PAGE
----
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What normal parent would be insanely jealous of their own child?! I never expected it and I certainly didn't want it. But there it was: jealousy. As plain as the nose on my face. It all started just after puberty. I was fourteen when Mom first accused me of trying to "be cute" for my own father. Need I add that it wasn't true? But your Mommy is always right, isn't she?
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A client of mine liked to think in black and white. In her mind, you could either do a job you hate and make a ton of cash, or do a job you love and be dirt poor. No iPhone. It was one or the other. Without knowing it, she had tied the concepts of fulfilling work and poverty together.
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If you're a frenzied striver (and lord knows I have lots of experience in this department), you struggle and push and rage to get more, but before you take a moment to appreciate what you have, it's on to the next thing. Better. Higher. More stuff. More accomplishments. More accolades. Enough. You have enough. Notice it. Appreciate it.
Money shouldn't dictate your success or potential. While it may be more difficult without funding to bring your idea to reality, it doesn't mean it can't be done.In fact in some ways it can be a blessing in disguise. Your passion will be put to the test, your vision will be challenged and with each roadblock your determination will strengthen as your vision grows.
Last December, I wrote a blog post about my thoughts on how to prevent political scandals in 2013. Yet, I read the newspapers or online news in Canada today, and the same stories continue in 2013, as...
Our need to continue seeking fulfillment via Almighty Stuff is an all-consuming pursuit. Will it ever be enough to satisfy us? To fill up all those empty spaces? It doesn't really matter: there will always be another version that just might do the trick. We can never bring peace to this world under our current coma of contentedness.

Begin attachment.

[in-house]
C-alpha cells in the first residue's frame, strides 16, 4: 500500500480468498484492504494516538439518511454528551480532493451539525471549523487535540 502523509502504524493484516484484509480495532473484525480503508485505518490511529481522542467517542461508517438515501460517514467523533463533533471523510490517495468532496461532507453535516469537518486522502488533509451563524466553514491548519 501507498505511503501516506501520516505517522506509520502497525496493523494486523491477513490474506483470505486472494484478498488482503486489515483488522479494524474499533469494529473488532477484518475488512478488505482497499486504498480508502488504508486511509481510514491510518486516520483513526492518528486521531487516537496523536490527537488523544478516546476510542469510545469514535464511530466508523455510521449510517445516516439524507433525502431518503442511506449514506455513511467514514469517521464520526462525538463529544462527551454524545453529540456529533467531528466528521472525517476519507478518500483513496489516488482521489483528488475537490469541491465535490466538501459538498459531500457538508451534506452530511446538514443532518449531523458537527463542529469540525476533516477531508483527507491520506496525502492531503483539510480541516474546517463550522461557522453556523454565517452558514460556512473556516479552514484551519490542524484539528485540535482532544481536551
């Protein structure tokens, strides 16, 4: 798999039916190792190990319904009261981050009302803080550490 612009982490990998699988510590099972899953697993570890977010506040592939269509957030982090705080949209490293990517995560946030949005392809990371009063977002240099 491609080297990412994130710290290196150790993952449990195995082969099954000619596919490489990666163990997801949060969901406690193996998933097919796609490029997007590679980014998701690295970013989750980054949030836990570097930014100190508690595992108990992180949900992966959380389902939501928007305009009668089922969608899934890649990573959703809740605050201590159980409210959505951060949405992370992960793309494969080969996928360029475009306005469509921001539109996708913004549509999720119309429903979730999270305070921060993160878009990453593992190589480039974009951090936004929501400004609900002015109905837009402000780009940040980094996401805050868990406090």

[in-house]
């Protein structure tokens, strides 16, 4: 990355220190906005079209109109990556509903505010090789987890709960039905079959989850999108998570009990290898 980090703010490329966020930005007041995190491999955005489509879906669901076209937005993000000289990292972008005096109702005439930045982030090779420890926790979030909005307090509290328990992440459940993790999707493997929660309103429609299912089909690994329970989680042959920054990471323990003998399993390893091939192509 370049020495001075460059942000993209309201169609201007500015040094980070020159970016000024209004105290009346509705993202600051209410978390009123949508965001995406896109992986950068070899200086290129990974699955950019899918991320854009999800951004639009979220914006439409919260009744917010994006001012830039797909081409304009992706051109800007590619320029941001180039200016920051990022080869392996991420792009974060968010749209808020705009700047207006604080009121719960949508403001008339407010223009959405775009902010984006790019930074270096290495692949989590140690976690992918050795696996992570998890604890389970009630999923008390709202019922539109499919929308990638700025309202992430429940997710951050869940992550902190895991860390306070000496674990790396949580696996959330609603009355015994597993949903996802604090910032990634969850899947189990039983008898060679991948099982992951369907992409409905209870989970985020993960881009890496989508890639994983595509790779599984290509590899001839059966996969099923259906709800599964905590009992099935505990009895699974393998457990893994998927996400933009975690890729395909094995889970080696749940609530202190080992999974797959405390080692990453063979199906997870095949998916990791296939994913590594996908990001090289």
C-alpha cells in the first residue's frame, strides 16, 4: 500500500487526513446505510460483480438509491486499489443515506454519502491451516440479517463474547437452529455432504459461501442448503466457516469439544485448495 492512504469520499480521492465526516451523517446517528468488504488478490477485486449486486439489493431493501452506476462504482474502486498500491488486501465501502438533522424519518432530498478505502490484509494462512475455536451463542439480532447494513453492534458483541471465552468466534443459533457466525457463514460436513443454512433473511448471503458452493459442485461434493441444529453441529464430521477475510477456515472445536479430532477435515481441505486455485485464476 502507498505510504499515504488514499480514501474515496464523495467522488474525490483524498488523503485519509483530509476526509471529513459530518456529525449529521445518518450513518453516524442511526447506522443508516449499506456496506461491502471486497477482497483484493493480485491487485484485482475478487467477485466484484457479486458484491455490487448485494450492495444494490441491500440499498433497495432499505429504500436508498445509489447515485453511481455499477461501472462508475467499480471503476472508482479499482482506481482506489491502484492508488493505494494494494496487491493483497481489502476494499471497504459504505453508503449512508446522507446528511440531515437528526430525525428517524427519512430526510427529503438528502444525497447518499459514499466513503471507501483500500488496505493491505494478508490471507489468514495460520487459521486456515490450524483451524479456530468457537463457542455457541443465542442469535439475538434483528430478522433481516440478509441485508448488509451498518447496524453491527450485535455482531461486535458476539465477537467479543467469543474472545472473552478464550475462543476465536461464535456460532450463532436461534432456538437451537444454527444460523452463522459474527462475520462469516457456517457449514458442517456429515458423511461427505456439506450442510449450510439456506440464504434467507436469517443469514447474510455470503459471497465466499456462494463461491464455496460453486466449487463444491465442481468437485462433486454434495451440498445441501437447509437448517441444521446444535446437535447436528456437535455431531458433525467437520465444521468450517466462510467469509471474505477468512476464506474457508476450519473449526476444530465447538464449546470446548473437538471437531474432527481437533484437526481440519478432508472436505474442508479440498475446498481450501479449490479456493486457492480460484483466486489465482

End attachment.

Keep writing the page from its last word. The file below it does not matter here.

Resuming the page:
With growing frequency, our kids are starting to expect what's coming to them -- and more. We live in a world of "stuff," whether it's toys, electronic gadgets or items of clothing. Given that we live in an extremely consumerist society, are we really surprised?
Do we understand exactly what has historically earned us top marks in the world's balanced scorecard -- and are we doing everything we can to maintain that wonderful distinction, primarily on behalf of those who will inherit this beautiful country from us?
Why does our economic system place a higher value on disposable and often unnecessary goods than on the things like clean air and productive soil? Sure, there's some contradiction in protesters carrying iPhones while railing against the consumer system. But this is not just about making personal sacrifices
It wasn't just a domestic credit crisis that brought that country to its knees -- it was a much more serious case of social corruption and mistrust, an ailment so deeply entrenched in their national psyche that it could only be wiped out with the help of a deep and painful crisis.
Who is listening to the folks camping out in downtown Manhattan? President Obama should call out the root cause of his shortcomings at the polls, but is otherwise engaged in retaining Wall Street support for his re-election campaign. And what of us, informed and active, democracy-loving citizens?
One answer is the seemingly insatiable greed of the super rich. It's time for not just union members but all Canadians to demand changes. If we don't start standing up for ourselves, we'll take an even bigger fall in the years ahead.
If the occupiers want to be more than an evanescent magic carpet for a gaggle of hacks, gasbags, and kooks, they will have to produce a leadership worthy of being taken seriously and make alliances with other dissenters.